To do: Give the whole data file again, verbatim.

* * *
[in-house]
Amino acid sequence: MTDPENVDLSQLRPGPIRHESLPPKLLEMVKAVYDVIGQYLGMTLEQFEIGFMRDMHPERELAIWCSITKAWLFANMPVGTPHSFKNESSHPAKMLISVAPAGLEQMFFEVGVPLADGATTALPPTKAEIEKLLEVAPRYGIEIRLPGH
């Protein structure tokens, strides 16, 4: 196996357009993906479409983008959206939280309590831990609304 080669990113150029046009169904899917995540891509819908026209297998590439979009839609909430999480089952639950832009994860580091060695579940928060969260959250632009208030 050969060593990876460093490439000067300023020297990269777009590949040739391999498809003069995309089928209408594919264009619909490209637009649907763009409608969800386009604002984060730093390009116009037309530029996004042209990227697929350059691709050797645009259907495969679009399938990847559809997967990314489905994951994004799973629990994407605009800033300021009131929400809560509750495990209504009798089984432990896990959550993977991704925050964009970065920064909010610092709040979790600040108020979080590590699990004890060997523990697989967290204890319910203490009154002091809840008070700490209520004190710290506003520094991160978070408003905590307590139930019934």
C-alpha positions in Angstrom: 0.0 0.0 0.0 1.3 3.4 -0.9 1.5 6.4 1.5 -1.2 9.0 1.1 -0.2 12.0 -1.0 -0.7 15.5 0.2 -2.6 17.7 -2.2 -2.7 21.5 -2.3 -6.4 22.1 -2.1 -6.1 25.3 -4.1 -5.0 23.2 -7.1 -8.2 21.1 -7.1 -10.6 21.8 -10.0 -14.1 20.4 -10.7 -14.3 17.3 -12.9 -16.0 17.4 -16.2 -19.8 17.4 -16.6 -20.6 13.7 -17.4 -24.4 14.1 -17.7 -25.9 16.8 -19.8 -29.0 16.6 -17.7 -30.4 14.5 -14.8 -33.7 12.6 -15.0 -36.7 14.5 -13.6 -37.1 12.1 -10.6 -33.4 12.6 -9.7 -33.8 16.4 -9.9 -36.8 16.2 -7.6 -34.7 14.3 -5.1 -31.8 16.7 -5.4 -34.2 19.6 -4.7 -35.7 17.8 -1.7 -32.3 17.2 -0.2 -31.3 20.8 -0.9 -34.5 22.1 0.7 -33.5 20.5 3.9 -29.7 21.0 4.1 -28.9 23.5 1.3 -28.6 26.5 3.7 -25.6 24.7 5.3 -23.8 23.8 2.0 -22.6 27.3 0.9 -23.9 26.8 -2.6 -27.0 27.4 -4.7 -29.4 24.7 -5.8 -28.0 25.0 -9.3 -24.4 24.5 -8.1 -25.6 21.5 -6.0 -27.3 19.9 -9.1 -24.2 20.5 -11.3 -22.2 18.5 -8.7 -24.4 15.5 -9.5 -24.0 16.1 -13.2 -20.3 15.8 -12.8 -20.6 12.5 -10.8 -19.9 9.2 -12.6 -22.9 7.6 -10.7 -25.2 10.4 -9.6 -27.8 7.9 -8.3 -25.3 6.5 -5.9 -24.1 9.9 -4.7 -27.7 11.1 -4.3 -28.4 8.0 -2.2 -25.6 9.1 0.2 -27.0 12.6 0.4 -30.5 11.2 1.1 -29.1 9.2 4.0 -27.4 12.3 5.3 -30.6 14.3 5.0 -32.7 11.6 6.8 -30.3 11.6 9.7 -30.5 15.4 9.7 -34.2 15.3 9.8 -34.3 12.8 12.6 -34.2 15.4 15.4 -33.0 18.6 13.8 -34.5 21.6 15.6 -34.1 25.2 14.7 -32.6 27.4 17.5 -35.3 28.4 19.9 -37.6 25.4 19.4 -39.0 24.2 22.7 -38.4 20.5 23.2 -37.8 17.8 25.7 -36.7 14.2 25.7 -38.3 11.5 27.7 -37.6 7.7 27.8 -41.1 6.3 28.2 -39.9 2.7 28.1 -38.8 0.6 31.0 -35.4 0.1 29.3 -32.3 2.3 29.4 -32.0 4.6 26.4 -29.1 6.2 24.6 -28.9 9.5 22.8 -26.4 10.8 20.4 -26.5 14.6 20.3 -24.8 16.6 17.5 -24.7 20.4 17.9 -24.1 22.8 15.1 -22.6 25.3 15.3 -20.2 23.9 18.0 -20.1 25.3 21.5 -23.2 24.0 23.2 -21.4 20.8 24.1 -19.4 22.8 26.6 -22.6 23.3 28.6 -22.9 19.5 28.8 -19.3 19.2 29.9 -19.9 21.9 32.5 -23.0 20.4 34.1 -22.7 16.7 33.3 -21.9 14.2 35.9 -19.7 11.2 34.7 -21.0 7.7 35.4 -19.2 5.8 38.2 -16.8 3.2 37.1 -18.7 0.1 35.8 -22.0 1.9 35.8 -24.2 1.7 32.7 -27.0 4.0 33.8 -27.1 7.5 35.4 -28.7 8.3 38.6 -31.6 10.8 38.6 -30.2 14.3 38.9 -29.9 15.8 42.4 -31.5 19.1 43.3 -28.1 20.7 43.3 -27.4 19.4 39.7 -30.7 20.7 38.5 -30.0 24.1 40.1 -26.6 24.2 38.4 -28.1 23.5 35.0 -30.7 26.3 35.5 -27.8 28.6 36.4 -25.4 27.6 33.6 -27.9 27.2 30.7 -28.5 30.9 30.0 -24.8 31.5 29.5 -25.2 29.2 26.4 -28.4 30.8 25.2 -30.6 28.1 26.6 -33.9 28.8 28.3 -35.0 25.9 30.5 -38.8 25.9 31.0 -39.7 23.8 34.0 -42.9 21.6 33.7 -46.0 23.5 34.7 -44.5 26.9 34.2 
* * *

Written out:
[in-house]
Amino acid sequence: MTDPENVDLSQLRPGPIRHESLPPKLLEMVKAVYDVIGQYLGMTLEQFEIGFMRDMHPERELAIWCSITKAWLFANMPVGTPHSFKNESSHPAKMLISVAPAGLEQMFFEVGVPLADGATTALPPTKAEIEKLLEVAPRYGIEIRLPGH
């Protein structure tokens, strides 16, 4: 196996357009993906479409983008959206939280309590831990609304 080669990113150029046009169904899917995540891509819908026209297998590439979009839609909430999480089952639950832009994860580091060695579940928060969260959250632009208030 050969060593990876460093490439000067300023020297990269777009590949040739391999498809003069995309089928209408594919264009619909490209637009649907763009409608969800386009604002984060730093390009116009037309530029996004042209990227697929350059691709050797645009259907495969679009399938990847559809997967990314489905994951994004799973629990994407605009800033300021009131929400809560509750495990209504009798089984432990896990959550993977991704925050964009970065920064909010610092709040979790600040108020979080590590699990004890060997523990697989967290204890319910203490009154002091809840008070700490209520004190710290506003520094991160978070408003905590307590139930019934």
C-alpha positions in Angstrom: 0.0 0.0 0.0 1.3 3.4 -0.9 1.5 6.4 1.5 -1.2 9.0 1.1 -0.2 12.0 -1.0 -0.7 15.5 0.2 -2.6 17.7 -2.2 -2.7 21.5 -2.3 -6.4 22.1 -2.1 -6.1 25.3 -4.1 -5.0 23.2 -7.1 -8.2 21.1 -7.1 -10.6 21.8 -10.0 -14.1 20.4 -10.7 -14.3 17.3 -12.9 -16.0 17.4 -16.2 -19.8 17.4 -16.6 -20.6 13.7 -17.4 -24.4 14.1 -17.7 -25.9 16.8 -19.8 -29.0 16.6 -17.7 -30.4 14.5 -14.8 -33.7 12.6 -15.0 -36.7 14.5 -13.6 -37.1 12.1 -10.6 -33.4 12.6 -9.7 -33.8 16.4 -9.9 -36.8 16.2 -7.6 -34.7 14.3 -5.1 -31.8 16.7 -5.4 -34.2 19.6 -4.7 -35.7 17.8 -1.7 -32.3 17.2 -0.2 -31.3 20.8 -0.9 -34.5 22.1 0.7 -33.5 20.5 3.9 -29.7 21.0 4.1 -28.9 23.5 1.3 -28.6 26.5 3.7 -25.6 24.7 5.3 -23.8 23.8 2.0 -22.6 27.3 0.9 -23.9 26.8 -2.6 -27.0 27.4 -4.7 -29.4 24.7 -5.8 -28.0 25.0 -9.3 -24.4 24.5 -8.1 -25.6 21.5 -6.0 -27.3 19.9 -9.1 -24.2 20.5 -11.3 -22.2 18.5 -8.7 -24.4 15.5 -9.5 -24.0 16.1 -13.2 -20.3 15.8 -12.8 -20.6 12.5 -10.8 -19.9 9.2 -12.6 -22.9 7.6 -10.7 -25.2 10.4 -9.6 -27.8 7.9 -8.3 -25.3 6.5 -5.9 -24.1 9.9 -4.7 -27.7 11.1 -4.3 -28.4 8.0 -2.2 -25.6 9.1 0.2 -27.0 12.6 0.4 -30.5 11.2 1.1 -29.1 9.2 4.0 -27.4 12.3 5.3 -30.6 14.3 5.0 -32.7 11.6 6.8 -30.3 11.6 9.7 -30.5 15.4 9.7 -34.2 15.3 9.8 -34.3 12.8 12.6 -34.2 15.4 15.4 -33.0 18.6 13.8 -34.5 21.6 15.6 -34.1 25.2 14.7 -32.6 27.4 17.5 -35.3 28.4 19.9 -37.6 25.4 19.4 -39.0 24.2 22.7 -38.4 20.5 23.2 -37.8 17.8 25.7 -36.7 14.2 25.7 -38.3 11.5 27.7 -37.6 7.7 27.8 -41.1 6.3 28.2 -39.9 2.7 28.1 -38.8 0.6 31.0 -35.4 0.1 29.3 -32.3 2.3 29.4 -32.0 4.6 26.4 -29.1 6.2 24.6 -28.9 9.5 22.8 -26.4 10.8 20.4 -26.5 14.6 20.3 -24.8 16.6 17.5 -24.7 20.4 17.9 -24.1 22.8 15.1 -22.6 25.3 15.3 -20.2 23.9 18.0 -20.1 25.3 21.5 -23.2 24.0 23.2 -21.4 20.8 24.1 -19.4 22.8 26.6 -22.6 23.3 28.6 -22.9 19.5 28.8 -19.3 19.2 29.9 -19.9 21.9 32.5 -23.0 20.4 34.1 -22.7 16.7 33.3 -21.9 14.2 35.9 -19.7 11.2 34.7 -21.0 7.7 35.4 -19.2 5.8 38.2 -16.8 3.2 37.1 -18.7 0.1 35.8 -22.0 1.9 35.8 -24.2 1.7 32.7 -27.0 4.0 33.8 -27.1 7.5 35.4 -28.7 8.3 38.6 -31.6 10.8 38.6 -30.2 14.3 38.9 -29.9 15.8 42.4 -31.5 19.1 43.3 -28.1 20.7 43.3 -27.4 19.4 39.7 -30.7 20.7 38.5 -30.0 24.1 40.1 -26.6 24.2 38.4 -28.1 23.5 35.0 -30.7 26.3 35.5 -27.8 28.6 36.4 -25.4 27.6 33.6 -27.9 27.2 30.7 -28.5 30.9 30.0 -24.8 31.5 29.5 -25.2 29.2 26.4 -28.4 30.8 25.2 -30.6 28.1 26.6 -33.9 28.8 28.3 -35.0 25.9 30.5 -38.8 25.9 31.0 -39.7 23.8 34.0 -42.9 21.6 33.7 -46.0 23.5 34.7 -44.5 26.9 34.2 